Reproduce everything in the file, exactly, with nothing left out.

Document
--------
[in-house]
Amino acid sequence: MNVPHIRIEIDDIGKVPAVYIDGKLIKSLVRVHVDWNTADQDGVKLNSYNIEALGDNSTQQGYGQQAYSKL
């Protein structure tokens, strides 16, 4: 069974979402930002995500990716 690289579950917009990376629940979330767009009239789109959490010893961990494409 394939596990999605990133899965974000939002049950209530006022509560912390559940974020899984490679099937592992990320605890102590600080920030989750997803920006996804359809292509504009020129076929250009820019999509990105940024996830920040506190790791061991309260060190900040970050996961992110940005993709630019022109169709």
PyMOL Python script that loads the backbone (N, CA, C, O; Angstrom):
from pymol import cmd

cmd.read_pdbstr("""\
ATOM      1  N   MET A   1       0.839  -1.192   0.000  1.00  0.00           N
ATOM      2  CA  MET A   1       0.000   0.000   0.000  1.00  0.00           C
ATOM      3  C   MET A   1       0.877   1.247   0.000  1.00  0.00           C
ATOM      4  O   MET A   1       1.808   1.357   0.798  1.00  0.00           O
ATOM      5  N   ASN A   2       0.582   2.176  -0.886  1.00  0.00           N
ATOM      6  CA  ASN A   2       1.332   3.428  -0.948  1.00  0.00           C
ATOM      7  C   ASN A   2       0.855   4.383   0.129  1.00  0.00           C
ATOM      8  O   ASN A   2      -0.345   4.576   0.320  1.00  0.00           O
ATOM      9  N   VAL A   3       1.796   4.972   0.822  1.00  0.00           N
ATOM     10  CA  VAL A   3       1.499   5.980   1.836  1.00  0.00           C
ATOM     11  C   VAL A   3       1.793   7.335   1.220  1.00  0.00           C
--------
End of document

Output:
[in-house]
Amino acid sequence: MNVPHIRIEIDDIGKVPAVYIDGKLIKSLVRVHVDWNTADQDGVKLNSYNIEALGDNSTQQGYGQQAYSKL
């Protein structure tokens, strides 16, 4: 069974979402930002995500990716 690289579950917009990376629940979330767009009239789109959490010893961990494409 394939596990999605990133899965974000939002049950209530006022509560912390559940974020899984490679099937592992990320605890102590600080920030989750997803920006996804359809292509504009020129076929250009820019999509990105940024996830920040506190790791061991309260060190900040970050996961992110940005993709630019022109169709």
PyMOL Python script that loads the backbone (N, CA, C, O; Angstrom):
from pymol import cmd

cmd.read_pdbstr("""\
ATOM      1  N   MET A   1       0.839  -1.192   0.000  1.00  0.00           N
ATOM      2  CA  MET A   1       0.000   0.000   0.000  1.00  0.00           C
ATOM      3  C   MET A   1       0.877   1.247   0.000  1.00  0.00           C
ATOM      4  O   MET A   1       1.808   1.357   0.798  1.00  0.00           O
ATOM      5  N   ASN A   2       0.582   2.176  -0.886  1.00  0.00           N
ATOM      6  CA  ASN A   2       1.332   3.428  -0.948  1.00  0.00           C
ATOM      7  C   ASN A   2       0.855   4.383   0.129  1.00  0.00           C
ATOM      8  O   ASN A   2      -0.345   4.576   0.320  1.00  0.00           O
ATOM      9  N   VAL A   3       1.796   4.972   0.822  1.00  0.00           N
ATOM     10  CA  VAL A   3       1.499   5.980   1.836  1.00  0.00           C
ATOM     11  C   VAL A   3       1.793   7.335   1.220  1.00  0.00           C